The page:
So i dont really care what you say, software piracy and copying is theft, its criminal, and anyone who thinks otherwise does not understand the law.

    So according to you, a radio frequency is not anything real therefore you should be able to use whatever frequency you want, after all according to you its not physical so its fair game.

    Yet companies pay millions and millions of dollars to secure spectrum space, frequencies are auctioned off at great expense.

    IF you decided that its not physical and therefore real, and you started transmitting anywhere you liked, again the FCC would fine you, and if you kept doing it, you would be in prison.

    AS you are breaking the law.

    So dont be a criminal, and dont steal off other people, here’s an idea, come up with your own ideas and compete with MS on quality and service./

    See how that goes for a change, no wonder Linux is only a few % of market share, you cant be trusted.

    i dont know, but isnt it one of the 10 commandments that you should not steal things ??

    what if someone spends $50 million making a movie, and you steal it and pirate it, its only bits on a CD after all, its not like its real.

    Try it, and when you are caught and spend the rest of your life paying fines or in prison, then tell me how that is not theft.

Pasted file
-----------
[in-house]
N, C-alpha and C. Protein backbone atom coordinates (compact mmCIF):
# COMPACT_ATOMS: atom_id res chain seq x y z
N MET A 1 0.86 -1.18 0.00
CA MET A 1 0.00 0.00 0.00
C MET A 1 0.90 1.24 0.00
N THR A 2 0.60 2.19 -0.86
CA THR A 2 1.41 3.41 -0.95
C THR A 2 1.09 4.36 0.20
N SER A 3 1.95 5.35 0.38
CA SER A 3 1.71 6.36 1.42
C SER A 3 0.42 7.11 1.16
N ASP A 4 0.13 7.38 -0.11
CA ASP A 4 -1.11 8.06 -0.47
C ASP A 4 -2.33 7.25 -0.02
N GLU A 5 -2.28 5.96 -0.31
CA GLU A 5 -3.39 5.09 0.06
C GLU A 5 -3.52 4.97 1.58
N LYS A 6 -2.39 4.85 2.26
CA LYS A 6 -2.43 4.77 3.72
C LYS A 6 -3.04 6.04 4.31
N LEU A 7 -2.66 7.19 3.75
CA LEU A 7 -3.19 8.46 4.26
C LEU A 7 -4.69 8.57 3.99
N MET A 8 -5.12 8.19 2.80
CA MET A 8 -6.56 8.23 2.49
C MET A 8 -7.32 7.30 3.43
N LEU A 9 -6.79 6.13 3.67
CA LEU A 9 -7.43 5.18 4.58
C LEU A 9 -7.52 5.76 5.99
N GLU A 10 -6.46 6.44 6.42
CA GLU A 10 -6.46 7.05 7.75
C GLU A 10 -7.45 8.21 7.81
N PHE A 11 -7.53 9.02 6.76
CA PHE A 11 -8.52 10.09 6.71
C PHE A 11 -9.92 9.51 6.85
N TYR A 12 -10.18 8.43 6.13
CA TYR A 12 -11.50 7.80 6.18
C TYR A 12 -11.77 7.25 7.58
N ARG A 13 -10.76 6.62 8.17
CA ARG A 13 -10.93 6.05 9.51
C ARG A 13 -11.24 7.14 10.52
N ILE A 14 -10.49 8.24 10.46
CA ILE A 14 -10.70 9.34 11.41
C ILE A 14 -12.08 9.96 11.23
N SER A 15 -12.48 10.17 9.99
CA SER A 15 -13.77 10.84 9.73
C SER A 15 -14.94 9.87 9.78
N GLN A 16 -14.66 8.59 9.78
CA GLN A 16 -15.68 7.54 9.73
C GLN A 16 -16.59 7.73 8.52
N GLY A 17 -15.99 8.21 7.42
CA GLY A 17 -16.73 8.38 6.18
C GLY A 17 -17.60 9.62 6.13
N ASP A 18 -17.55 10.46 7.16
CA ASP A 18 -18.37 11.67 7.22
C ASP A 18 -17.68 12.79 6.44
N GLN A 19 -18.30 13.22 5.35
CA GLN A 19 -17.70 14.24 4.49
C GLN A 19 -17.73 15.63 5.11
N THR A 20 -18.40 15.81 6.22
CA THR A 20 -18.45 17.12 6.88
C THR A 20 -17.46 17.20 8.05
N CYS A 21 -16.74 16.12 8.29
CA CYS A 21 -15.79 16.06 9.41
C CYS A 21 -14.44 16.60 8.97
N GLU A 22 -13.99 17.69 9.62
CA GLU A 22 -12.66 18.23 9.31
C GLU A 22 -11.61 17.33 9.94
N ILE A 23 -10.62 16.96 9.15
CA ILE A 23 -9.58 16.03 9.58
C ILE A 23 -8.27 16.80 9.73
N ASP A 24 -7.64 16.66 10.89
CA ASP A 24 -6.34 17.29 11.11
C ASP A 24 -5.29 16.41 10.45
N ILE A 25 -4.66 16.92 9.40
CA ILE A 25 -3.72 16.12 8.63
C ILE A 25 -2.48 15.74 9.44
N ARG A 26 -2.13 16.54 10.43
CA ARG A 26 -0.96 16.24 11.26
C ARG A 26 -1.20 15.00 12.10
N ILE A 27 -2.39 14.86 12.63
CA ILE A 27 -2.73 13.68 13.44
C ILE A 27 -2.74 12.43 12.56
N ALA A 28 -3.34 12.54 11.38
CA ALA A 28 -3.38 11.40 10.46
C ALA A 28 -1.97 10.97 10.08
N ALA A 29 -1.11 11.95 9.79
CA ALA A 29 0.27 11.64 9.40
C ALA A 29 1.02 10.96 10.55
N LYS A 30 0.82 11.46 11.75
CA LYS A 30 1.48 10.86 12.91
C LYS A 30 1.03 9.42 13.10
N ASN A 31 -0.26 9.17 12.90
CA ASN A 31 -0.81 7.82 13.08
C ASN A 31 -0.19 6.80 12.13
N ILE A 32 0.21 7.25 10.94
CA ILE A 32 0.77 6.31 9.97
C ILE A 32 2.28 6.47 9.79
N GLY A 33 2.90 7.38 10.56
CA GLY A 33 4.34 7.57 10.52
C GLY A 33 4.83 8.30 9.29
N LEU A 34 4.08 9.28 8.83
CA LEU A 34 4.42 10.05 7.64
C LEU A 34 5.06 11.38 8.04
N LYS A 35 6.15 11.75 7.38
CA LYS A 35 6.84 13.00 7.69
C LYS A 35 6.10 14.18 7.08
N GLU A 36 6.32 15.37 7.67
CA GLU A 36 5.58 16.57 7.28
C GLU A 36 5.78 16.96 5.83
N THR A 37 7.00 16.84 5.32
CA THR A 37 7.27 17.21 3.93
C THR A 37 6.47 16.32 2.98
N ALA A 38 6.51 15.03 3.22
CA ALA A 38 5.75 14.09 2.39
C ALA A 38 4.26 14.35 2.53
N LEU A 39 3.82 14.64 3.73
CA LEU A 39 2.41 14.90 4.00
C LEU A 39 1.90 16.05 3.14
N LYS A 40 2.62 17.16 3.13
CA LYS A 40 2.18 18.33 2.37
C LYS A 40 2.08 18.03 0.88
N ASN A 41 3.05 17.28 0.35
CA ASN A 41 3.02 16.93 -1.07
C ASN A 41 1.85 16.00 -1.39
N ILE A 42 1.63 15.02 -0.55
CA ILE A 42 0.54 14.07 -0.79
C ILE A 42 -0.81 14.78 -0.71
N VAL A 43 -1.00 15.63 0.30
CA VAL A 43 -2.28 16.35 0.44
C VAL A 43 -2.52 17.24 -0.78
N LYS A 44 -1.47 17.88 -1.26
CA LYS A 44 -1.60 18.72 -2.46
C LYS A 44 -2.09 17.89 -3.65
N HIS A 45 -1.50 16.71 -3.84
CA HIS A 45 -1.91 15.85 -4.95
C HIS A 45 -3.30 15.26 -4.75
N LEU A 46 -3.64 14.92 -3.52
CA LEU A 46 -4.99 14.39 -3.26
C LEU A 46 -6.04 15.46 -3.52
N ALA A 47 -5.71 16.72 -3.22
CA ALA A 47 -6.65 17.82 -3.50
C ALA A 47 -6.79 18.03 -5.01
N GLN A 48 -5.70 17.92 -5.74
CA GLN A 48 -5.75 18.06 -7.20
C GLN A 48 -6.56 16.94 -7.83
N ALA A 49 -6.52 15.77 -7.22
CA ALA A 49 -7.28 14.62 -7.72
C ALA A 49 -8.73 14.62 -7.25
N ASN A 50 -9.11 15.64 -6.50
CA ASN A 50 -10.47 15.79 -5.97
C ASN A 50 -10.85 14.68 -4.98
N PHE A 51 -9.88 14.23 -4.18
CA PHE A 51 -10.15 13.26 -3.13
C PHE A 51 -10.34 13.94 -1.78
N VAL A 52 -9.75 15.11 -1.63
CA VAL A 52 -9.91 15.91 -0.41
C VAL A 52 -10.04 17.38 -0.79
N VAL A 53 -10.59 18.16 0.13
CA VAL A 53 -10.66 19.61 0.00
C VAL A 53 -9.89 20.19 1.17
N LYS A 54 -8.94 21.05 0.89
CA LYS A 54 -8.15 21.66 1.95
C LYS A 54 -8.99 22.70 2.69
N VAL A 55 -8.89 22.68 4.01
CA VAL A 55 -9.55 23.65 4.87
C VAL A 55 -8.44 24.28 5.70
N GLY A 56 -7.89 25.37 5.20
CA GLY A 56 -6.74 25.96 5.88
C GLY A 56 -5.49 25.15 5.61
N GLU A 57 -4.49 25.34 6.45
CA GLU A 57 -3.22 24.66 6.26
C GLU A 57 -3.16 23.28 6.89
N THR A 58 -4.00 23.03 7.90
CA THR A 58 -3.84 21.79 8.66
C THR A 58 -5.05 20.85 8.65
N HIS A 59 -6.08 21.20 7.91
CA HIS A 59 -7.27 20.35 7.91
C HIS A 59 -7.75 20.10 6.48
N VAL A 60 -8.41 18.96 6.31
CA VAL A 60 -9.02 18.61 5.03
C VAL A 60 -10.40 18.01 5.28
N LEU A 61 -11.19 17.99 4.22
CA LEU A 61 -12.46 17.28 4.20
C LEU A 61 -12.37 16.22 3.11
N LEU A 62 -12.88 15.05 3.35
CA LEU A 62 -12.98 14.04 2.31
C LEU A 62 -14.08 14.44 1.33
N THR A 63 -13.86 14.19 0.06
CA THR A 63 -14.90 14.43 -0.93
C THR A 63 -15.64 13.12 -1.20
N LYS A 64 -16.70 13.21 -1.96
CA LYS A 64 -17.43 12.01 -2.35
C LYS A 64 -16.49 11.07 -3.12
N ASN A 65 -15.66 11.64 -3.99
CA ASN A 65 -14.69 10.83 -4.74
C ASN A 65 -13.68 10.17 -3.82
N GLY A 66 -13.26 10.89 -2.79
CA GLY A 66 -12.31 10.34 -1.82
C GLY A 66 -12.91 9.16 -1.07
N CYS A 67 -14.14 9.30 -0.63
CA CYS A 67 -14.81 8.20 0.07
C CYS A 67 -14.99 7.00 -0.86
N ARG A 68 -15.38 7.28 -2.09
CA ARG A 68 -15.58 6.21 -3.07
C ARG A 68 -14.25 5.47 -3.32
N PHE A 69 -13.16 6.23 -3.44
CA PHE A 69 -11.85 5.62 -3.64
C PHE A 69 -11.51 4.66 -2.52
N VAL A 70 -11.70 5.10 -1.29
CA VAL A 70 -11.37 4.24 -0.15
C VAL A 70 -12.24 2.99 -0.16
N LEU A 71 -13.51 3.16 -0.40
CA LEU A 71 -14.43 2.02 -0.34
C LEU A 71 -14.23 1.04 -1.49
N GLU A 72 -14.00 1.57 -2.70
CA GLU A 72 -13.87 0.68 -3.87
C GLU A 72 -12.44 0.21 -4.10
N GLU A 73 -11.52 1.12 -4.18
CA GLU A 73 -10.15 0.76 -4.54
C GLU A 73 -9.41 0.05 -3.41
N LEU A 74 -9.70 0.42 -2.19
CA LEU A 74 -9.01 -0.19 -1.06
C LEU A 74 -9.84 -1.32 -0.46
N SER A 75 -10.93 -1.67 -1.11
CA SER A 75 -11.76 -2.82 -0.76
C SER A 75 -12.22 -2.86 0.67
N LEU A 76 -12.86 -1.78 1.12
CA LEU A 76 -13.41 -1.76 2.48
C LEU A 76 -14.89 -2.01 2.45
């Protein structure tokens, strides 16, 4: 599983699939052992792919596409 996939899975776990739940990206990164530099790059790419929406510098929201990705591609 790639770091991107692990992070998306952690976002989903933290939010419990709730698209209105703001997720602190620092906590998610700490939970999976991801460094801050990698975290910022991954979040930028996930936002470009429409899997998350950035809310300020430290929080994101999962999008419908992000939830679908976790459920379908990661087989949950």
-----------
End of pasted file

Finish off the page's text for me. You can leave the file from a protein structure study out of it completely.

DONT be a criminal, it does not suit FOSS or the real world, makes FOSS look like a bunch of leaches..

  22. darryl said,

    January 3, 2009 at 10:29 pm

    Gravatar

    What is Software Piracy: The Piracy Problem

    Introduction

    Over the past several years, advances in computer software have brought us time-saving business programs, educational software that teaches basic skills and sophisticated subjects, graphics programs that have revolutionized the design industry, Internet applications that help connect us with other computer users, and an increasingly complex variety of computer games to entertain us. As the software industry grows, everyone stands to benefit.

    Compared to literature, music and movies, computer software is a relatively new form of intellectual property. Nevertheless, software is protected under the very same laws that govern music, literature, movies and other copyrighted content. Copying software illegally is not any different than illegally copying any of these forms of intellectual property — and the punishments for doing so are equally harsh.

    All software comes with a license agreement that specifically states the terms and conditions under which the software may be legally used. Licenses vary from program to program and may authorize as few as one computer or individual to use the software or as many as several hundred network users to share the application across the system. It is important to read and understand the license accompanying the application to ensure that you have enough legal copies of the software for your organization’s needs. Making additional copies, or loading the software onto more than one machine, may violate copyright law and be considered piracy.